Finally, treats are commonly overlooked but can cause issues for diabetic dogs and cats. Using appropriate fruits and vegetables as treats is a safe and healthy option for animals.4 Be sure to tailor the nutritional management strategy to the individual dog and cat and always be prepared to make adjustments as necessary.4

Other Lifestyle Changes to Support Diabetic Pets

In addition to diet, providing regular exercise to diabetic dogs and cats can help improve glycemic control, promote weight loss, eliminate insulin resistance induced by obesity, and promote glucose usage by muscles.8 Exercise amount and timing should be consistent to avoid unpredictable changes in blood glucose metabolism that could result in hypoglycemia.8 It is also important to monitor weight loss as a result of increased exercise as body weight can affect insulin needs and insulin sensitivity.8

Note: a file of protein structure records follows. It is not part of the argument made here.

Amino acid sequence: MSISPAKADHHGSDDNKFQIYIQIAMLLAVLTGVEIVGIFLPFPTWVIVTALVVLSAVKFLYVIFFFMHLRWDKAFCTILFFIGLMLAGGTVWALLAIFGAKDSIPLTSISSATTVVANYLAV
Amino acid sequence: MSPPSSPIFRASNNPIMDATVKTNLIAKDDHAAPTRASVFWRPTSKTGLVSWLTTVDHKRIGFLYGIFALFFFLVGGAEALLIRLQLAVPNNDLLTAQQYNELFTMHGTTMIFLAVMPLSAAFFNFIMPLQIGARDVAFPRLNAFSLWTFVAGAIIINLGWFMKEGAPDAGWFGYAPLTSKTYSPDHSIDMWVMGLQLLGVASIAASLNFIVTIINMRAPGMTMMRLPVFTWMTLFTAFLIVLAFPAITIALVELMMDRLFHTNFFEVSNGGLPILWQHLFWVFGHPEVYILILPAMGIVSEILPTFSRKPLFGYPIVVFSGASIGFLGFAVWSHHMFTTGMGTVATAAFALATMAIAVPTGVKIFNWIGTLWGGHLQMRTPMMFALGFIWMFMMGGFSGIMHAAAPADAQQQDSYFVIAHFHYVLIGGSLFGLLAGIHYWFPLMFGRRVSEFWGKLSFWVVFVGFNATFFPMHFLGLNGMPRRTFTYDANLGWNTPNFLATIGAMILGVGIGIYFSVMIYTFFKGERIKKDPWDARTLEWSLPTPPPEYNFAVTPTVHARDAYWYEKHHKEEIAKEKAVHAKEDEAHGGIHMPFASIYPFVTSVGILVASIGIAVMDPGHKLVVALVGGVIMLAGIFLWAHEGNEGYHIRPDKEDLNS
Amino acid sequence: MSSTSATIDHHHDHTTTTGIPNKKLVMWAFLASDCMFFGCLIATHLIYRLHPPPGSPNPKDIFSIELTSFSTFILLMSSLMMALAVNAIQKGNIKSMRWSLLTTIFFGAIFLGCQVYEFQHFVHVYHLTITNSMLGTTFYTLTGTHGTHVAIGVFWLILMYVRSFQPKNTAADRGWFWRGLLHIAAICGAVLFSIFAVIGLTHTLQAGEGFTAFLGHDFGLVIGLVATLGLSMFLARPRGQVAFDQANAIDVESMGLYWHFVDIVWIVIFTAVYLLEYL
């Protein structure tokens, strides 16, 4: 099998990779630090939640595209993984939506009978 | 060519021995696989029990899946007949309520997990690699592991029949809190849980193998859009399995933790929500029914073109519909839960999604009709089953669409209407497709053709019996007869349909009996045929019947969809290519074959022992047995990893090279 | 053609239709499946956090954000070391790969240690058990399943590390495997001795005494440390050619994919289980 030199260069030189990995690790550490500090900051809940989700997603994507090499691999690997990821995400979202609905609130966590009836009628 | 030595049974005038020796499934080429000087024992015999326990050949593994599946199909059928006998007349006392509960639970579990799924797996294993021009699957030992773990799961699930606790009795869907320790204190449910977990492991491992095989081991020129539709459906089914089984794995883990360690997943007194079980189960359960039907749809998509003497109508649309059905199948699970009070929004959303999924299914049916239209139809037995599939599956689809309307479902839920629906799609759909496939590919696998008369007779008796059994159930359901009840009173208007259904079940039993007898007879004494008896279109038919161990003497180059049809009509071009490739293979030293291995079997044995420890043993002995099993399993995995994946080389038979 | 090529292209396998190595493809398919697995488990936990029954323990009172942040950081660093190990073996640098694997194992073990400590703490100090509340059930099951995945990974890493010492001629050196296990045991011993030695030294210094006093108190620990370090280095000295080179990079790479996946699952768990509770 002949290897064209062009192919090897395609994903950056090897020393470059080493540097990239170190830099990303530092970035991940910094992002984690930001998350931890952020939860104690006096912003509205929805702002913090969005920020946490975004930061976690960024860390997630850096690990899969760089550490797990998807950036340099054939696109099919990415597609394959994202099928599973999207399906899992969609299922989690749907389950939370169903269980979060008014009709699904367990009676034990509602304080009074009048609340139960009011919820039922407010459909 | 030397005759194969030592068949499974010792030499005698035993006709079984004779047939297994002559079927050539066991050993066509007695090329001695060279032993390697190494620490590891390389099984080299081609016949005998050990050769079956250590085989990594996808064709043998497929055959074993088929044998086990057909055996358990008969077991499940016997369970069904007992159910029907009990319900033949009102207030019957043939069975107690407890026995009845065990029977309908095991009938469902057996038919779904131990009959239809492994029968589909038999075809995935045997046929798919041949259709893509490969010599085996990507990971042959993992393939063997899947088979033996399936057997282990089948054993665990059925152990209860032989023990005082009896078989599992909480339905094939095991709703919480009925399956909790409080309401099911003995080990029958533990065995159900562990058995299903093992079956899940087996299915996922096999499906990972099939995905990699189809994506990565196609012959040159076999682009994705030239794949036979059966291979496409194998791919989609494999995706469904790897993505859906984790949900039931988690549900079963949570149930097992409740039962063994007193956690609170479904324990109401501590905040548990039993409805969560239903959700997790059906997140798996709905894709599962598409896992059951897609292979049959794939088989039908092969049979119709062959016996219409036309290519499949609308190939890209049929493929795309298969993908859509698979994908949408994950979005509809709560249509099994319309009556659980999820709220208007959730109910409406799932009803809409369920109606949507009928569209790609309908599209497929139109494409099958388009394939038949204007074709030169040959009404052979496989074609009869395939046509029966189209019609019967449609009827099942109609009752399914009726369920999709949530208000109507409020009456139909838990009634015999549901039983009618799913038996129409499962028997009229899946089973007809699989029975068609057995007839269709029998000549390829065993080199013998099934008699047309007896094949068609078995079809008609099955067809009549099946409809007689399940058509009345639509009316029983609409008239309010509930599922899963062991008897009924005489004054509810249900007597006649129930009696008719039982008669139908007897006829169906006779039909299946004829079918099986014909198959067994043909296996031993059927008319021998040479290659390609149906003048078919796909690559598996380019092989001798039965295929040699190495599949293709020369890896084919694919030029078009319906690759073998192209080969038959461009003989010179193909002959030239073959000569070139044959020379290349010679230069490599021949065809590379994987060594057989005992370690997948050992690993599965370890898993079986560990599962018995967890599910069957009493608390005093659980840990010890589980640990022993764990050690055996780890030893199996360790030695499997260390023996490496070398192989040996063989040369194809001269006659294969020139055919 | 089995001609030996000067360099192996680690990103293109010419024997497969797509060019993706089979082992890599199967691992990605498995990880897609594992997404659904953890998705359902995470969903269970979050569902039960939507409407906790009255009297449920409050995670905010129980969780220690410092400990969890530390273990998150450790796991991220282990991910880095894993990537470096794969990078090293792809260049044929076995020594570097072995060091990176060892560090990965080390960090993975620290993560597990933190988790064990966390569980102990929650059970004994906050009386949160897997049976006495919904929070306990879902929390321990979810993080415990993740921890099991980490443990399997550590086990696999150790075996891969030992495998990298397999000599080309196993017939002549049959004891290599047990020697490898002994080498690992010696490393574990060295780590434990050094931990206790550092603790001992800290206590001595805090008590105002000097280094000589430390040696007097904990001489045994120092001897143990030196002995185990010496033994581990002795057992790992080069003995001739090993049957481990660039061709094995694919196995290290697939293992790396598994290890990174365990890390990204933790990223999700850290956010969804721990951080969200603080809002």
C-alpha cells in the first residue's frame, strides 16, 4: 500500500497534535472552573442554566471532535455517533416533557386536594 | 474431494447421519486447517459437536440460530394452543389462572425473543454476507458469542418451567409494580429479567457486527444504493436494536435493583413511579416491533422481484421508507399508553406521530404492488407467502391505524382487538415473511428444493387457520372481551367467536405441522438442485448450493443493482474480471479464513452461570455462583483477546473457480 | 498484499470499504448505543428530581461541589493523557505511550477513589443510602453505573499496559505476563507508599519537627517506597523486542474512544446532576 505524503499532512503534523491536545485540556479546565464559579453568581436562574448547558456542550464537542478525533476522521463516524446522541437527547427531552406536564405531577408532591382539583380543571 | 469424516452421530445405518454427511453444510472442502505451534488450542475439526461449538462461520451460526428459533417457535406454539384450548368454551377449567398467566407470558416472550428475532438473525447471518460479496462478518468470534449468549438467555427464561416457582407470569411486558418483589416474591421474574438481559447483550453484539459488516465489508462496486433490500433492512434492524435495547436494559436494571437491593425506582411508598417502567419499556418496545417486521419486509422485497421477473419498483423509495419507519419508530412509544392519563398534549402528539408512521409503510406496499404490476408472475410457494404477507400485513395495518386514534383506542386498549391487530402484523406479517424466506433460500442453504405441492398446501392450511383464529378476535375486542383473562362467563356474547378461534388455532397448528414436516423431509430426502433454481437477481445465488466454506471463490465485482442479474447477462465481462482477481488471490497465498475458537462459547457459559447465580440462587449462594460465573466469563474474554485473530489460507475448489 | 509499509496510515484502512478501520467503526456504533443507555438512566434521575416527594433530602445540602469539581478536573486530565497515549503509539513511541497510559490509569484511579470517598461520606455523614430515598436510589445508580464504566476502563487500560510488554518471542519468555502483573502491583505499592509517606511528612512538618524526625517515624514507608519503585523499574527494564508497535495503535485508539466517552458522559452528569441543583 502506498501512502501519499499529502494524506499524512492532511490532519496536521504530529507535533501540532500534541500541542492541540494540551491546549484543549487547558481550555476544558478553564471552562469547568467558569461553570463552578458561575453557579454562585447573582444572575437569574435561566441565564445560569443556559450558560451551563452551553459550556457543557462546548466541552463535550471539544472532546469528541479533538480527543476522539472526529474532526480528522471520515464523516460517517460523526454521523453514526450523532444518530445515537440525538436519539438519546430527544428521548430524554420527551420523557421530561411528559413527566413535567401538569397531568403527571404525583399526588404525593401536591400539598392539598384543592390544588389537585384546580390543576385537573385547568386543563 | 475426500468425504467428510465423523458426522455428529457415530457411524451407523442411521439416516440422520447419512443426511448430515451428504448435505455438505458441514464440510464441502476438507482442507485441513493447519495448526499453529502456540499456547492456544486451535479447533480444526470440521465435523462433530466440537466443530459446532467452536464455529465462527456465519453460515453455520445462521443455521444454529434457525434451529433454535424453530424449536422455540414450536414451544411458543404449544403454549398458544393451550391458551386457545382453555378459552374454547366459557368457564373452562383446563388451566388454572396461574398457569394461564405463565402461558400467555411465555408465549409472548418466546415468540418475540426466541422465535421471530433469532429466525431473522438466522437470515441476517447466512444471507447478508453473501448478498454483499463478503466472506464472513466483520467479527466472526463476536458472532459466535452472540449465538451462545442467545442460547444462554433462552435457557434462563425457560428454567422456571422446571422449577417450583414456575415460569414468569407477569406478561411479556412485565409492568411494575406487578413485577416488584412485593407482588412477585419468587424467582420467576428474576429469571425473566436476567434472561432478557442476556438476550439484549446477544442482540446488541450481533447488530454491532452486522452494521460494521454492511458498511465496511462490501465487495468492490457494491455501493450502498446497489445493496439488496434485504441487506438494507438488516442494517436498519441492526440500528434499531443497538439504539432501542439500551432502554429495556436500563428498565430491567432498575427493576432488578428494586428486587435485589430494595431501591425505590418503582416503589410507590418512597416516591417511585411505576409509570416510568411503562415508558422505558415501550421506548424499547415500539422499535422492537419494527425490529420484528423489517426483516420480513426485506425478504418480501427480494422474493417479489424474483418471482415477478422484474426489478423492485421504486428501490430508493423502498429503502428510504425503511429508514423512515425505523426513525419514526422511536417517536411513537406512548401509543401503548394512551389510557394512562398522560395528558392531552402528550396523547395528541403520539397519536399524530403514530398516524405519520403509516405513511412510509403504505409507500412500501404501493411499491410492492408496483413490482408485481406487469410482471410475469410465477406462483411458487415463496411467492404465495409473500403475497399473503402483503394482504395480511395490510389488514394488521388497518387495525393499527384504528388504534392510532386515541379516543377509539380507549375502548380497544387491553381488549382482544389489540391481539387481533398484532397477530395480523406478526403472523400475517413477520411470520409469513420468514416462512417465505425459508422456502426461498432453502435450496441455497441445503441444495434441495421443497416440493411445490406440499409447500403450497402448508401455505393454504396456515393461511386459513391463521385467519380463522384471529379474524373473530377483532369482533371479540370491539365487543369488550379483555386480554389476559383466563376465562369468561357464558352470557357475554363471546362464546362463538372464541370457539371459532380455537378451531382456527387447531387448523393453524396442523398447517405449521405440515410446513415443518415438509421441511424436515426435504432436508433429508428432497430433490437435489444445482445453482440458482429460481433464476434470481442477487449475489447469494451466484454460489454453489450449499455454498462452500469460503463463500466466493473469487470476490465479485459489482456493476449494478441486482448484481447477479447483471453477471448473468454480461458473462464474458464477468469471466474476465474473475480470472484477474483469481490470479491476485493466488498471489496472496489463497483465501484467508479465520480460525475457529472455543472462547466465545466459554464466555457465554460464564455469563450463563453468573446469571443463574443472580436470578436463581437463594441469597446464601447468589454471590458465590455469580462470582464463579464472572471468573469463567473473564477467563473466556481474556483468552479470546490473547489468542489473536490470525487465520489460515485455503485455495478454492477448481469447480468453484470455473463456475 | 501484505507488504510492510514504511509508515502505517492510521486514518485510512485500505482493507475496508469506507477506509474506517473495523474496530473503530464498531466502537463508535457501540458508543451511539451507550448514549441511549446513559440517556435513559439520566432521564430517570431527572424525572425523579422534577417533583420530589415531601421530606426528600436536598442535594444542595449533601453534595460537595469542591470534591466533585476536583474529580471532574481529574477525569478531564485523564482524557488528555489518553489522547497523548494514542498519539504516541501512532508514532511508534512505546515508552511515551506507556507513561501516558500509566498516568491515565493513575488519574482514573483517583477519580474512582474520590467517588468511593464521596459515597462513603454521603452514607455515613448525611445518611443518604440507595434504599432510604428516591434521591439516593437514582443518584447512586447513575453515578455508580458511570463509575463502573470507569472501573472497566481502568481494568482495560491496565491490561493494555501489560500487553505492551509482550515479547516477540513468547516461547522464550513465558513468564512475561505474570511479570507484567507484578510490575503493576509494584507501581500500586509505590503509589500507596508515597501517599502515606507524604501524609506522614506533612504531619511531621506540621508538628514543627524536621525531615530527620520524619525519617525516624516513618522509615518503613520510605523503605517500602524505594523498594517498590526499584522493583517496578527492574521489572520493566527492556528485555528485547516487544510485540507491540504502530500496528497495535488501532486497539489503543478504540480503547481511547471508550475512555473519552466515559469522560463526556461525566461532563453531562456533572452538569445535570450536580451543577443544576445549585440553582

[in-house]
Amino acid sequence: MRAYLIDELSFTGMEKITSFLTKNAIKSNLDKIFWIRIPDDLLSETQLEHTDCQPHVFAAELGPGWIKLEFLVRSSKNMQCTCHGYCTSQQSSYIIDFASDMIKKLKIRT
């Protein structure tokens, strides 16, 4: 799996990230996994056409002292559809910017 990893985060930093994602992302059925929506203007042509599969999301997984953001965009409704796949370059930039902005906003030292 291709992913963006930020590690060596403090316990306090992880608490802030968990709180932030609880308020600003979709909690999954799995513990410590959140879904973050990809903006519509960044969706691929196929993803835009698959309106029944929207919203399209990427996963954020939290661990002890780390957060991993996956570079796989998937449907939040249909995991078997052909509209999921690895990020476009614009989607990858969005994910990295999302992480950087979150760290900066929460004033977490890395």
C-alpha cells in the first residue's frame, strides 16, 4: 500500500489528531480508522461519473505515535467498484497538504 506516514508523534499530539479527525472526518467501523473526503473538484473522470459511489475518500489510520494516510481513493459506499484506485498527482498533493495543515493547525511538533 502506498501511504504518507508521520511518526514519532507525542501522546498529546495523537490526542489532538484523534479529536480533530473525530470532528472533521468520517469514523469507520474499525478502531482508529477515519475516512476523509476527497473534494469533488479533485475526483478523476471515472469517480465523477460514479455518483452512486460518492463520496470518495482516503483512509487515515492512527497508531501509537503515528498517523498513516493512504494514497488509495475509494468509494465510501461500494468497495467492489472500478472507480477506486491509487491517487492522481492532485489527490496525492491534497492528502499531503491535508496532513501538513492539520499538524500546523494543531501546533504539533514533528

Additionally, consistent veterinarian check-ups provide an avenue for intervention if needed and can greatly support dog and cat health in both the short- and long-term. Similarly, monitoring blood glucose levels can provide a more accurate picture of diabetes status in dogs and cats, allowing for quick adjustments to the nutritional management plan to optimize health.

Did you like this article?

  1. Nelson, R.W., Reusch, C.E. (2014). Classification and etiology of diabetes in dogs and cats. J Endocrinol, 222(3):T1.
  2. Rand, J.S., Fleeman, L.M., Farrow, H.A., Appleton, D.J., Lederer, R. (2004). Canine and Feline Diabetes Mellitus: Nature or Nurture. J Nutr, 134:2072S.
  3. Gilor, C., Niessen, S.J.M., Furrow, E., DiBartola, S.P. (2016). What’s in a Name? Classification of Diabetes Mellitus in Veterinary Medicine and Why it Matters. J Vet Intern Med, 30:927.